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2. Enhancing Electrical Systems: The Versatility of PTFE Busbar Supports

3. Enhancing PTFE Performance - Ekanol, ATSP and their synergies in PTFE properties

Advancements in Aerospace - High-Performance Plastics Take Flight

Along with the medical industry, the aerospace industry is peculiar in that it demands materials with a variety of capabilities and does not often see cost as a key criterion as long as the key properties are met.

Aerospace parts must be able withstand extreme conditions while maintaining lightweight properties to enhance performance and fuel efficiency. There is also no leeway on quality, as the parts must conform to the requirements 100% of the time over a prolonged period of time.

While many polymers are well suited to be applied to the aerospace industry, the stringent quality requirements have meant that in order to prove themselves, polymers have had to go through multiple long-cycle test to be found worthy.

In recent years, many high-performance plastics have emerged in this way and have become essential components in aerospace applications. These polymers offer a unique combination of durability, versatility, and weight reduction. Among these materials, polytetrafluoroethylene (PTFE), polyether ether ketone (PEEK), polyimide, Ultem, and polyvinylidene fluoride (PVDF) have garnered significant attention for their diverse applications in aircraft design and manufacturing. This article explores the various roles and benefits of these high-performance plastics in aerospace technology.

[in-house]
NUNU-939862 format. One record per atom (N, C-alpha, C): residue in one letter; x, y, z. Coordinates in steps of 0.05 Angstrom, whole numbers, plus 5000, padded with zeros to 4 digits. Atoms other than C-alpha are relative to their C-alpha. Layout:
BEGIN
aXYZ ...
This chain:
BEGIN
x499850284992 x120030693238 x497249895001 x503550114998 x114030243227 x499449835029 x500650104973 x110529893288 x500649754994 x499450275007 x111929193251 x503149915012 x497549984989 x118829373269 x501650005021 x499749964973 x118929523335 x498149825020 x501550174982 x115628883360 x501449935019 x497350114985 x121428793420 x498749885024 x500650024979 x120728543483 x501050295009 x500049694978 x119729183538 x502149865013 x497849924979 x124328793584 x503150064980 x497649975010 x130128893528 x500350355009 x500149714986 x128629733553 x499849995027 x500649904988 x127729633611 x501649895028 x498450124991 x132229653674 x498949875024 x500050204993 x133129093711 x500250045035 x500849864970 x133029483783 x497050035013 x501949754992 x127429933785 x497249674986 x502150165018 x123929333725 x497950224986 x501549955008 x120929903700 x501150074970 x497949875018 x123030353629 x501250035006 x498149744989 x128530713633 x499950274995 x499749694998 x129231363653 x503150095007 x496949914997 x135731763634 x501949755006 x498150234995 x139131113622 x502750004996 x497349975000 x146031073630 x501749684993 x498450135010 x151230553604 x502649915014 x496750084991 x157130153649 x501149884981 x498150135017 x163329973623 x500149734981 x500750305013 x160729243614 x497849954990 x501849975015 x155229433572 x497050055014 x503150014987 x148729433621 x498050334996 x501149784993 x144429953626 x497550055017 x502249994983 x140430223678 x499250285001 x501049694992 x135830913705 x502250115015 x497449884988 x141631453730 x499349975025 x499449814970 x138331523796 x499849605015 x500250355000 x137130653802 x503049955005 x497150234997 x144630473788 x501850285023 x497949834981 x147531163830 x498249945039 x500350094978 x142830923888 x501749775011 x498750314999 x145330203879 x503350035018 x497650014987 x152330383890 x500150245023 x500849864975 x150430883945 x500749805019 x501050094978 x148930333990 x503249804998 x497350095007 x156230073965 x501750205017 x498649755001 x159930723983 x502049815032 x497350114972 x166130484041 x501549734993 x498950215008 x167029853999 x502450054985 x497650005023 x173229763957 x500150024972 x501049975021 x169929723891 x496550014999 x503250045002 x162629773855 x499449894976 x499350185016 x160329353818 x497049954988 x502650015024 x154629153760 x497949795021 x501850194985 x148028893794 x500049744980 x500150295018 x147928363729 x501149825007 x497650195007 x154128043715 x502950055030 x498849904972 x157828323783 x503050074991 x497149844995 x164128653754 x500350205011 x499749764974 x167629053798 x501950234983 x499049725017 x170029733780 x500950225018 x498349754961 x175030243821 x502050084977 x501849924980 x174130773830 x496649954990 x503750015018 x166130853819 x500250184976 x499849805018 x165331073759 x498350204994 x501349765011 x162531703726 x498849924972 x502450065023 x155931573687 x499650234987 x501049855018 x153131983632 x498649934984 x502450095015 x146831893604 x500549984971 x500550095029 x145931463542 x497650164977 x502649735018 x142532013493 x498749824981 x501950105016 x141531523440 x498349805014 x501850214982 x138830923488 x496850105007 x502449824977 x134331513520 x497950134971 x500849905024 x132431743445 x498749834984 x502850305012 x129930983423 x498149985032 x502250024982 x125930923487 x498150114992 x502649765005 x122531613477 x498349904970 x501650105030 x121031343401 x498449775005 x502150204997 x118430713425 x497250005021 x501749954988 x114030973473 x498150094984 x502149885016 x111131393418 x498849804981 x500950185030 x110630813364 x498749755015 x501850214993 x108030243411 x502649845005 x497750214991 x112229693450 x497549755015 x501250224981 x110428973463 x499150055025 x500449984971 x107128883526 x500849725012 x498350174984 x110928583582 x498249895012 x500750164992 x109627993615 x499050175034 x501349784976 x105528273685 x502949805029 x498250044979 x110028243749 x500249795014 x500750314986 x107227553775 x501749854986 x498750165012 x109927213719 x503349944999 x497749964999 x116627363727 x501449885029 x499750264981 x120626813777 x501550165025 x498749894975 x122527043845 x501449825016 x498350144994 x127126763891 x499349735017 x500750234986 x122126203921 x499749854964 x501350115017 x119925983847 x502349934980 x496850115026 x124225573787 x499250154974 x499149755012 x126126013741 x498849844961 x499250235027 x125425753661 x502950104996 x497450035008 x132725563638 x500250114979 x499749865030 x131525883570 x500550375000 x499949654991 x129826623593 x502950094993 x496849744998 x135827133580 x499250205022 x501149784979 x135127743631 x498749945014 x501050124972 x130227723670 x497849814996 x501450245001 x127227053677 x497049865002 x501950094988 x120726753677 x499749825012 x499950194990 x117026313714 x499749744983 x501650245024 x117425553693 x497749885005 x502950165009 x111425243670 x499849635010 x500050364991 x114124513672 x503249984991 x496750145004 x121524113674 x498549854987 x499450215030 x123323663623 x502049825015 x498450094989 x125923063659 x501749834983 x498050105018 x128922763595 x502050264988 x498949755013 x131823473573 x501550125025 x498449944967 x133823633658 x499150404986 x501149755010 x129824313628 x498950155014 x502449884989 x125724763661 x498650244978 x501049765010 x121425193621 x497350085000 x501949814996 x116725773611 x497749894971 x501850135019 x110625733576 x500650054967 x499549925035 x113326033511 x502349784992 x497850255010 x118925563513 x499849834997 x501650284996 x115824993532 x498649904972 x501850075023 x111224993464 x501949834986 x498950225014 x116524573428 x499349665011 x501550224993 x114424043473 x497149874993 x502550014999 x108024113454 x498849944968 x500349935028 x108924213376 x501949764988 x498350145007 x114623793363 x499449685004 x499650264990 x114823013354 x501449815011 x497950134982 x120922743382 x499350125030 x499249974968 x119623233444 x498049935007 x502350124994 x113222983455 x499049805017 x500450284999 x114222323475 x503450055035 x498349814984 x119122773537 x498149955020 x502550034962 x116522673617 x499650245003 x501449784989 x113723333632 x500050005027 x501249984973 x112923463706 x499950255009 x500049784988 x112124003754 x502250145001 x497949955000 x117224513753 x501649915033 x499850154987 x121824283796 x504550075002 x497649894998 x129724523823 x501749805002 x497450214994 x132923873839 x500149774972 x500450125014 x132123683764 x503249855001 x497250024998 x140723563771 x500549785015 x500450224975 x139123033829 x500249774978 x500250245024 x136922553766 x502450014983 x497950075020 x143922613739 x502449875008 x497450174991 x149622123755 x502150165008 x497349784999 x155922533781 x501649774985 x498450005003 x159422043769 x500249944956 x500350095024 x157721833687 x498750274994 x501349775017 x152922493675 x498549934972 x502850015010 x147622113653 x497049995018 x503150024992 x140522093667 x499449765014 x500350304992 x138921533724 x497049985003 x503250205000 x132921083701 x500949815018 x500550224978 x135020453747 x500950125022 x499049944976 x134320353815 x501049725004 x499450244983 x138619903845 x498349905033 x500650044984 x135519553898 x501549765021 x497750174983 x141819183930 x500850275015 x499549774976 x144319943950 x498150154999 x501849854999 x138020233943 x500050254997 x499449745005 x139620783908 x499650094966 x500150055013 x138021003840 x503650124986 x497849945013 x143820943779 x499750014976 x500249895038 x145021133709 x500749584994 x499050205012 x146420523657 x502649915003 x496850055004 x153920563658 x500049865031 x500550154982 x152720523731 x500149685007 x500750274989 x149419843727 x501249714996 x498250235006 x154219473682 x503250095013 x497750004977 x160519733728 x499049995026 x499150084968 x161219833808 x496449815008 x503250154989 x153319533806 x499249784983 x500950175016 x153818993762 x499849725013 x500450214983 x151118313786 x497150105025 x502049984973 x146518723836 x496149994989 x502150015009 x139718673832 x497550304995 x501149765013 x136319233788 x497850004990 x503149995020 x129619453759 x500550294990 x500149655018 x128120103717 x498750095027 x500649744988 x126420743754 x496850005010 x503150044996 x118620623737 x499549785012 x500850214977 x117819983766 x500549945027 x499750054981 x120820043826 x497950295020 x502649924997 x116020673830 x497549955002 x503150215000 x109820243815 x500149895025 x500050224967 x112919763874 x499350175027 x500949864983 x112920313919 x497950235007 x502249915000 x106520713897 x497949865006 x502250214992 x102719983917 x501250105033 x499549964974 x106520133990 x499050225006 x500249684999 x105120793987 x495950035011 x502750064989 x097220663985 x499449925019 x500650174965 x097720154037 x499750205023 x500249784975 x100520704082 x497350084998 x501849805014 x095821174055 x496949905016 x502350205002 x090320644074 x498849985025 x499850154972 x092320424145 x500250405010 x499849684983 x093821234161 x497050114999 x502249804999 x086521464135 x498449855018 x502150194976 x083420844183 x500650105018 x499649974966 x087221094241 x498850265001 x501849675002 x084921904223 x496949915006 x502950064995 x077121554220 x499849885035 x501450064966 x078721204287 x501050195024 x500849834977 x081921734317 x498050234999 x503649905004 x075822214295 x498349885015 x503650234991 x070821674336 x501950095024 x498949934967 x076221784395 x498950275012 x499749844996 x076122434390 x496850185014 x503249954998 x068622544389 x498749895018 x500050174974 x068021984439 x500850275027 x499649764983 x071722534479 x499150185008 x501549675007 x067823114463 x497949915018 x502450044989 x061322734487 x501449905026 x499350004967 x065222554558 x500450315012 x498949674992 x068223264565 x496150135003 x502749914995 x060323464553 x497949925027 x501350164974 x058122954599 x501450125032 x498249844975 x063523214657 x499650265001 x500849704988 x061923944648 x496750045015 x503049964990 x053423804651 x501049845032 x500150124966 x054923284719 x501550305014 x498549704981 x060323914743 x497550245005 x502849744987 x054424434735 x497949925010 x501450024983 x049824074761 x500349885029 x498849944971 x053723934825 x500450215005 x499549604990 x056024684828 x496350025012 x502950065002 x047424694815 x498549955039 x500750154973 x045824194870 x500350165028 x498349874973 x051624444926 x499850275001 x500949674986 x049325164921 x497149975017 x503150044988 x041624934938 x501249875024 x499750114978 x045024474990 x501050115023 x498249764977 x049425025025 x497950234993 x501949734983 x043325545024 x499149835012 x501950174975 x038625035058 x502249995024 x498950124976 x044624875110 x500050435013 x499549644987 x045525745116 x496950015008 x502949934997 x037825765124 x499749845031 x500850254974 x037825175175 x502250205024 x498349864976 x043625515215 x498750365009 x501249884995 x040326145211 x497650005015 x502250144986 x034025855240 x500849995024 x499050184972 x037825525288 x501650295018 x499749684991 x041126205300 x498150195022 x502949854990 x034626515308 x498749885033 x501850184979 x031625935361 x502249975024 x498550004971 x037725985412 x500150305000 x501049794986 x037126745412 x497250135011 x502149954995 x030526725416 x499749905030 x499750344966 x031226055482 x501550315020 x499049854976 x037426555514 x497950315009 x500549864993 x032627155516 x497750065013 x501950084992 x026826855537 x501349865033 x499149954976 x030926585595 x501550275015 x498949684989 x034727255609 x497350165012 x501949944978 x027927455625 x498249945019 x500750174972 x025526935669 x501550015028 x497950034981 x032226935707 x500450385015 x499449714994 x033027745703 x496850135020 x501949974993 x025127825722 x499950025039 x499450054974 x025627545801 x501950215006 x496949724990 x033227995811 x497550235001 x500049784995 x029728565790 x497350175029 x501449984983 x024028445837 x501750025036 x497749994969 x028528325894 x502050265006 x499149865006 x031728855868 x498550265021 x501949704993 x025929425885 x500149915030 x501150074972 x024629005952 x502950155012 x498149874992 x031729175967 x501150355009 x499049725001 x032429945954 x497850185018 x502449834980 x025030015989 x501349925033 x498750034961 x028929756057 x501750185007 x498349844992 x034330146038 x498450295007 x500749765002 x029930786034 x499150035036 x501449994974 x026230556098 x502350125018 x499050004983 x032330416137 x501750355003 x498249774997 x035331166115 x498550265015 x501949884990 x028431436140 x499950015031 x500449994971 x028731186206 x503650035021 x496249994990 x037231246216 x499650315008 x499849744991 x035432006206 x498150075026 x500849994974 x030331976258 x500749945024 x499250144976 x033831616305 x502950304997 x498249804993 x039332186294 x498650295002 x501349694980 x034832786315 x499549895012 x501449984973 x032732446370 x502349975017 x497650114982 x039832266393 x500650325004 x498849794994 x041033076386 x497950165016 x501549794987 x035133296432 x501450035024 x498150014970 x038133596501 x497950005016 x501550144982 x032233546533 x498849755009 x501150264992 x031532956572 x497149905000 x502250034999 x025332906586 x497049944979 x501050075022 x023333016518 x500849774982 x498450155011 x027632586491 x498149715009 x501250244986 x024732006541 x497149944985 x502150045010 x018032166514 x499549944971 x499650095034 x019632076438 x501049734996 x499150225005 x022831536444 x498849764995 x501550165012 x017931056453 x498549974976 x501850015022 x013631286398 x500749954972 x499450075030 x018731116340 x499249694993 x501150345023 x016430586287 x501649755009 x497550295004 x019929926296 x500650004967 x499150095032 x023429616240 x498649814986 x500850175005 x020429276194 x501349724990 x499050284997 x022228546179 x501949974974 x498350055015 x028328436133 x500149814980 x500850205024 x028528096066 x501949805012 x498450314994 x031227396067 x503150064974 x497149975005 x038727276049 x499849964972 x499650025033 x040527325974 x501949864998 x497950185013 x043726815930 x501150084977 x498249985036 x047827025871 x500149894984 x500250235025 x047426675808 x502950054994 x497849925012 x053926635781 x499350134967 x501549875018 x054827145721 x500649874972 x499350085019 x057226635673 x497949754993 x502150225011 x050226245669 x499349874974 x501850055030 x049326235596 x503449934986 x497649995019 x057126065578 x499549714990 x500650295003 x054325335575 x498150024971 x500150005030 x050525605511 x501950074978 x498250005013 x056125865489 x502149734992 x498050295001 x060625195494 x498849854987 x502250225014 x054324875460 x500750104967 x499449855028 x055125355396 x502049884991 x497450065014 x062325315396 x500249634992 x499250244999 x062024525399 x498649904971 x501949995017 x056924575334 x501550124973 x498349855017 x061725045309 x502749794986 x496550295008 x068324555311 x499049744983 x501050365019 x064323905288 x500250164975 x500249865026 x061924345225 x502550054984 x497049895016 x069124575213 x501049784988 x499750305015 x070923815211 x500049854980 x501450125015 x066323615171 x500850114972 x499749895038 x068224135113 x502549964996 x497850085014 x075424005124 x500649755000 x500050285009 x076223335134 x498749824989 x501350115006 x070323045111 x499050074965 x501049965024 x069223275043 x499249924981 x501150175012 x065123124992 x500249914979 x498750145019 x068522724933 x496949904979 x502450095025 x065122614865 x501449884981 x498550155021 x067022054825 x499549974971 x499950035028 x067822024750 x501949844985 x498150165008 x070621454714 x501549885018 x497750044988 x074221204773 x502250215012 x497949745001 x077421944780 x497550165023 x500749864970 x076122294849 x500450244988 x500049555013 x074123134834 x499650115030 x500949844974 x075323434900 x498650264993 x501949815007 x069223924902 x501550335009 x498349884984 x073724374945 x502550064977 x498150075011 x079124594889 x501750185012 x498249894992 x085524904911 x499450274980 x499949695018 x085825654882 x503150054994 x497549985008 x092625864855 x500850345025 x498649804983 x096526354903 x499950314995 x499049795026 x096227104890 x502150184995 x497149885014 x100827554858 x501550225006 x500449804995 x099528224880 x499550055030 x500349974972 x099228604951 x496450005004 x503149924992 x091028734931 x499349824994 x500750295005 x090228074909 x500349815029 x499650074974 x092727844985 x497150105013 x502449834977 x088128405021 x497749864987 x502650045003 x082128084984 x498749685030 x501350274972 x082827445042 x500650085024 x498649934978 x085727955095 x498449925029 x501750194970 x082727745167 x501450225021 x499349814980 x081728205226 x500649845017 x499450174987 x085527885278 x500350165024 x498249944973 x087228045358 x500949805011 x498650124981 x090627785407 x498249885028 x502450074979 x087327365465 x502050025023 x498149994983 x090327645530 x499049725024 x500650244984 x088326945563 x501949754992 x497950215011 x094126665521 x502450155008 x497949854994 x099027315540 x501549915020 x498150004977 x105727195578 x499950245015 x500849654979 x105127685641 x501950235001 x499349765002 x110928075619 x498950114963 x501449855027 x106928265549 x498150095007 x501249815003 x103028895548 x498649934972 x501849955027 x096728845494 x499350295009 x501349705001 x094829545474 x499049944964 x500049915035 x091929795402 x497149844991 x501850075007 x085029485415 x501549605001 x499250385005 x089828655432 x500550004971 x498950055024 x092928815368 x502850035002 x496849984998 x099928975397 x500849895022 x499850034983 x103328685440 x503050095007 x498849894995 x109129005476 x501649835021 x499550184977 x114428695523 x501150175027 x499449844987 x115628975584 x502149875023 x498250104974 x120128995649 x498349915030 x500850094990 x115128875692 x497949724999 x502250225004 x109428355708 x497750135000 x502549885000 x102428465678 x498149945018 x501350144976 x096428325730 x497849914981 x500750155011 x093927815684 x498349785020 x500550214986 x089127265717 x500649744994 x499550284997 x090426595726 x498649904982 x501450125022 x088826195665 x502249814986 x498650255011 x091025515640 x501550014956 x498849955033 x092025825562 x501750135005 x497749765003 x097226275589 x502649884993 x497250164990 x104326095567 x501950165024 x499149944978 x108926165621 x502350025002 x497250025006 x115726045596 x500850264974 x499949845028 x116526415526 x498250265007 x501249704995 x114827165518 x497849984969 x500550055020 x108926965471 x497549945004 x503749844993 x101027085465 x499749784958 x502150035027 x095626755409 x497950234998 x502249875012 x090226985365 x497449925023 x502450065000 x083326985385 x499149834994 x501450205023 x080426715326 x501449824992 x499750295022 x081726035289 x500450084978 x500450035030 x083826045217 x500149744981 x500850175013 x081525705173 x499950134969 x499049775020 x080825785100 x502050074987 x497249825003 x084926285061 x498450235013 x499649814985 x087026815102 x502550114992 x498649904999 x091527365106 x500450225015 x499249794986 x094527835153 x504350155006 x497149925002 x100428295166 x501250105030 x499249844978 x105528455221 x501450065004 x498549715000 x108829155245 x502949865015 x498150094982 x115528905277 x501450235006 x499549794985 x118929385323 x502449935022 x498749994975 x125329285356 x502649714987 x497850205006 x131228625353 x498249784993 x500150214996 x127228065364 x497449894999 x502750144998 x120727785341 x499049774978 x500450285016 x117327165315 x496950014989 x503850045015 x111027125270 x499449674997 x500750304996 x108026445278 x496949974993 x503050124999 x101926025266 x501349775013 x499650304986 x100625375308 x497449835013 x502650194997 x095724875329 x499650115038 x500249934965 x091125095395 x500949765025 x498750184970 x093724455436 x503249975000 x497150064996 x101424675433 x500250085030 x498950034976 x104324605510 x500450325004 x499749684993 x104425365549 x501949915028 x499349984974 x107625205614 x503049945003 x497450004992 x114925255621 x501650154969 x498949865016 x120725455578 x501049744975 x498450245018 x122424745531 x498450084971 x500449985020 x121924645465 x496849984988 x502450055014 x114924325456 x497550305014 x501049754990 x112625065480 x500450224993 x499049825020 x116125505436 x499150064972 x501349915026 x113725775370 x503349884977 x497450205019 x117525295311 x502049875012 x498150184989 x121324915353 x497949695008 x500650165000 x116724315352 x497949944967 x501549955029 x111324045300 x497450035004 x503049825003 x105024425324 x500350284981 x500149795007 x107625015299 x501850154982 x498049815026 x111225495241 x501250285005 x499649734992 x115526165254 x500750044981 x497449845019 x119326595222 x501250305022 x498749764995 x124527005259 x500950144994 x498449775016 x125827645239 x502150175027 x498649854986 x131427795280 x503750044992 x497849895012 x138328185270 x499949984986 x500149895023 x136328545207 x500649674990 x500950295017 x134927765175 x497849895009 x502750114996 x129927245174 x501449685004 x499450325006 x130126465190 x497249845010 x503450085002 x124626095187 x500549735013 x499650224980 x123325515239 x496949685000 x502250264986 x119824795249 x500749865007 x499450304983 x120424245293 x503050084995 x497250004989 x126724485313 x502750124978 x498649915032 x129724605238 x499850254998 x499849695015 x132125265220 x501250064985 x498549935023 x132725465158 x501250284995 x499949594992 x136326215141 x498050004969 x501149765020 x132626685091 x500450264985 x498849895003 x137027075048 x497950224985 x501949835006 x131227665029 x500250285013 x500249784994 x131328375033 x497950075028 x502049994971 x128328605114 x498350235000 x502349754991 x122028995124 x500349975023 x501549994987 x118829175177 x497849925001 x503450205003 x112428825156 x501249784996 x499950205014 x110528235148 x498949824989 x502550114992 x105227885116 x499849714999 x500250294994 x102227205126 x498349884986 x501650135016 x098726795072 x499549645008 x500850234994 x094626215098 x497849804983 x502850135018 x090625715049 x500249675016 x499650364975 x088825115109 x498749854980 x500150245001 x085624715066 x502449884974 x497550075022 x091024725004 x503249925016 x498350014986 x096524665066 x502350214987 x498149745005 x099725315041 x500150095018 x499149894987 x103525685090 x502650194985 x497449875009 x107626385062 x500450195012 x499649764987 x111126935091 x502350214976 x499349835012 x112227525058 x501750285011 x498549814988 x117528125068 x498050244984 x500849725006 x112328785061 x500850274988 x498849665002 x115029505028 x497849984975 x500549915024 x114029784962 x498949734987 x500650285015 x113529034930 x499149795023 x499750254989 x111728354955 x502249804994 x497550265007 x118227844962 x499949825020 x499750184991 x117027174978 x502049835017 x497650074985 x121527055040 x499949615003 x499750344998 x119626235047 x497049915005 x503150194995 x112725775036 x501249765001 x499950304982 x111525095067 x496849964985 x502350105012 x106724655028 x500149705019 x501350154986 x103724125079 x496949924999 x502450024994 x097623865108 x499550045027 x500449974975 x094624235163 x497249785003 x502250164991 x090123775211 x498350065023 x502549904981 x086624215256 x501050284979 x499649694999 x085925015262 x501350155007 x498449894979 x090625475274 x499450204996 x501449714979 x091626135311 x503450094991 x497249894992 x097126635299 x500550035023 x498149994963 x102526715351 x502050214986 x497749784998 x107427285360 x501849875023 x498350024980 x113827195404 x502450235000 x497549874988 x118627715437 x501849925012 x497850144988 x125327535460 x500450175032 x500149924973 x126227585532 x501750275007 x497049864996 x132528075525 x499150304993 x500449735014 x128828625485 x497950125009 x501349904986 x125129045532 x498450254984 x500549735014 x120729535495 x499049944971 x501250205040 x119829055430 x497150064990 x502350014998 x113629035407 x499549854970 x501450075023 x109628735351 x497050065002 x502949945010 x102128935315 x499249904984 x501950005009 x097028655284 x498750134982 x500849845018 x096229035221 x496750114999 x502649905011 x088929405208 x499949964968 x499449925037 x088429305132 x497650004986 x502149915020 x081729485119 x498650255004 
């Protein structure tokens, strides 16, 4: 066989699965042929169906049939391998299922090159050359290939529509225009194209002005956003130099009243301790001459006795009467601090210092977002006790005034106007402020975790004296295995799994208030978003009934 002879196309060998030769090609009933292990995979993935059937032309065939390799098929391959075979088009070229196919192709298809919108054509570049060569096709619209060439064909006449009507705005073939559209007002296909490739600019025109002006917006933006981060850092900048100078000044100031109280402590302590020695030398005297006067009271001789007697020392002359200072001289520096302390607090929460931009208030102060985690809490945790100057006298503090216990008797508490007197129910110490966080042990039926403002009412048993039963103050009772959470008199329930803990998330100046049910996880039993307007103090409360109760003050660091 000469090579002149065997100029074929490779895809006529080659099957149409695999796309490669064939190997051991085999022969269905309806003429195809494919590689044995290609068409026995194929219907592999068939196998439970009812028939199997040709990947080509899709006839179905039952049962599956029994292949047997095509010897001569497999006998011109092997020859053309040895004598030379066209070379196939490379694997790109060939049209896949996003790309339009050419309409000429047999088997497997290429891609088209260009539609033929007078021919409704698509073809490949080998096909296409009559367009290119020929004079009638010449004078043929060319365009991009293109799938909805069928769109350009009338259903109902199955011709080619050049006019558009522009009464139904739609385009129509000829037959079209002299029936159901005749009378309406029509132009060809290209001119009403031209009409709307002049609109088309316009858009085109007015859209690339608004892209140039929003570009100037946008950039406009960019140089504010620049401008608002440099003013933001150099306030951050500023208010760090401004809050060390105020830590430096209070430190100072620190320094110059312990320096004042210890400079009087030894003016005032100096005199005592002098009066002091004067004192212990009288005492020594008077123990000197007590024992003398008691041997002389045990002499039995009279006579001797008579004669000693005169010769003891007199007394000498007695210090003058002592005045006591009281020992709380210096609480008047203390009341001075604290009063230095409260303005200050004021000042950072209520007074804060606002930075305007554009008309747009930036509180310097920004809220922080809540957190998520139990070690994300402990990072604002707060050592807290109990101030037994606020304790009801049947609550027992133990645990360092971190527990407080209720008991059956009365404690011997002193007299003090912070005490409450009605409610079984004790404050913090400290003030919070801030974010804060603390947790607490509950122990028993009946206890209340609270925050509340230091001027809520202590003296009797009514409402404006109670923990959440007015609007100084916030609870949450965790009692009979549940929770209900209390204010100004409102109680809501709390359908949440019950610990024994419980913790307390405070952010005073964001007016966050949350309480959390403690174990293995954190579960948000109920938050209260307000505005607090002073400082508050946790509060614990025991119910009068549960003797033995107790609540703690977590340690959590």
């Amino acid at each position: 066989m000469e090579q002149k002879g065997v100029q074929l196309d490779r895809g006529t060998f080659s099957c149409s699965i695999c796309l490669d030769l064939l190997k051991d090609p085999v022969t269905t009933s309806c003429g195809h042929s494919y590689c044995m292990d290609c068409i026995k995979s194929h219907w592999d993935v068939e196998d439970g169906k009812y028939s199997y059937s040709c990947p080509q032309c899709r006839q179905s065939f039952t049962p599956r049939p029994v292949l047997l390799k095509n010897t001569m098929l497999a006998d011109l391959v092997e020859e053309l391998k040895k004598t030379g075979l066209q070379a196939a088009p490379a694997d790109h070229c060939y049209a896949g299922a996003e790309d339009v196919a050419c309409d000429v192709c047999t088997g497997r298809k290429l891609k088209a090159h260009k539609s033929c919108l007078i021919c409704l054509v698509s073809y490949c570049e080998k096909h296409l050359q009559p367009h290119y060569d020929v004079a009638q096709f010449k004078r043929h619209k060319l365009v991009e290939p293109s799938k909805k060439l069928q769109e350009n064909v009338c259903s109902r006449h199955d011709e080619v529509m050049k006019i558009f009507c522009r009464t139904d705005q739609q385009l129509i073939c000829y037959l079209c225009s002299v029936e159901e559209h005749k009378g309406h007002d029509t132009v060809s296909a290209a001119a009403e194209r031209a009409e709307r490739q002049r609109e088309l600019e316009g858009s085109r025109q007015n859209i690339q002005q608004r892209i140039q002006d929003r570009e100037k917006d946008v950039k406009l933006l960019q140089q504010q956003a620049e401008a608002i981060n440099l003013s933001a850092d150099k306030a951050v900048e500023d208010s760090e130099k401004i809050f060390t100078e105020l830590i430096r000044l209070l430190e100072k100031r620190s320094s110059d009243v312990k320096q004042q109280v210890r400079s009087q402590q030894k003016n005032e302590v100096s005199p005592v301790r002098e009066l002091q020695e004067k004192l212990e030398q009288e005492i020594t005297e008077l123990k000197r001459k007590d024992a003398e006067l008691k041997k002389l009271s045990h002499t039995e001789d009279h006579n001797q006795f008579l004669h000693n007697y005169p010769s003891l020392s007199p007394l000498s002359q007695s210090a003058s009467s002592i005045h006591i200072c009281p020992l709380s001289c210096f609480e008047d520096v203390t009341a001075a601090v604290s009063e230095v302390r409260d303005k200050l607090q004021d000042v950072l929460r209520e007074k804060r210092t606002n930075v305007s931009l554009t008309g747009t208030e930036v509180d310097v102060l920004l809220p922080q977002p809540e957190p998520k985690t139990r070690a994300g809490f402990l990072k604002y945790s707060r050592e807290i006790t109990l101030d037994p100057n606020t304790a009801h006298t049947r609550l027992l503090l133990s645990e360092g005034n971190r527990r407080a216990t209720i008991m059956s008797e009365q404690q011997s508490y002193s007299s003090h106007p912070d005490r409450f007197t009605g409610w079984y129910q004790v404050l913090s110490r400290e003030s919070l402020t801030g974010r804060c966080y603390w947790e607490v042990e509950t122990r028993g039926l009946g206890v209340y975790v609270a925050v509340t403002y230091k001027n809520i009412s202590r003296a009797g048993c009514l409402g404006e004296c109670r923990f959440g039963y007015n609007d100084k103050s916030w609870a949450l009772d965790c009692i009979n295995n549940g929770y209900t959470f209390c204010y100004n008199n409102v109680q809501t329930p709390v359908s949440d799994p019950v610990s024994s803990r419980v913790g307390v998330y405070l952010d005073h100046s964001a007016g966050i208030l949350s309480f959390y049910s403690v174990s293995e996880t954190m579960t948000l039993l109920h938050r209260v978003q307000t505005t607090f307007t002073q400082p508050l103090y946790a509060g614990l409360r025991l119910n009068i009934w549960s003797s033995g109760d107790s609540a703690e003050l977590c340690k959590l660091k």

Polytetrafluoroethylene (PTFE):

PTFE, commonly known by the brand name Teflon, is renowned for its low friction, chemical resistance, and high-temperature stability. Although much heavier than most polymers – PTFE’s specific gravity of 2.2 makes it only slightly lighter than aluminium – PTFE’s properties make it wildly useful in high-stress applications.

In aerospace applications, PTFE finds extensive use in critical components such as seals, bearings, and electrical insulation. Its exceptional lubricity allows for smooth movement in mechanical systems, reducing wear and frictional losses. Additionally, PTFE's resistance to corrosion and harsh chemicals makes it an ideal material for seals and gaskets in hydraulic systems, ensuring reliability and longevity in aircraft operations.

PTFE is also extensively used in its expanded for. Expanded PTFE (ePTFE) is a unique material that is pure PTFE, but that can be made with a specific gravity as low as 0.3. This material lends itself to gasket applications and can form an effective seal at very low pressures. So sought after is ePTFE in aerospace that exists a specific aerospace standard - AMS3660E – that defines the properties of the material needed when being used in aircrafts.

Polyether Ether Ketone (PEEK):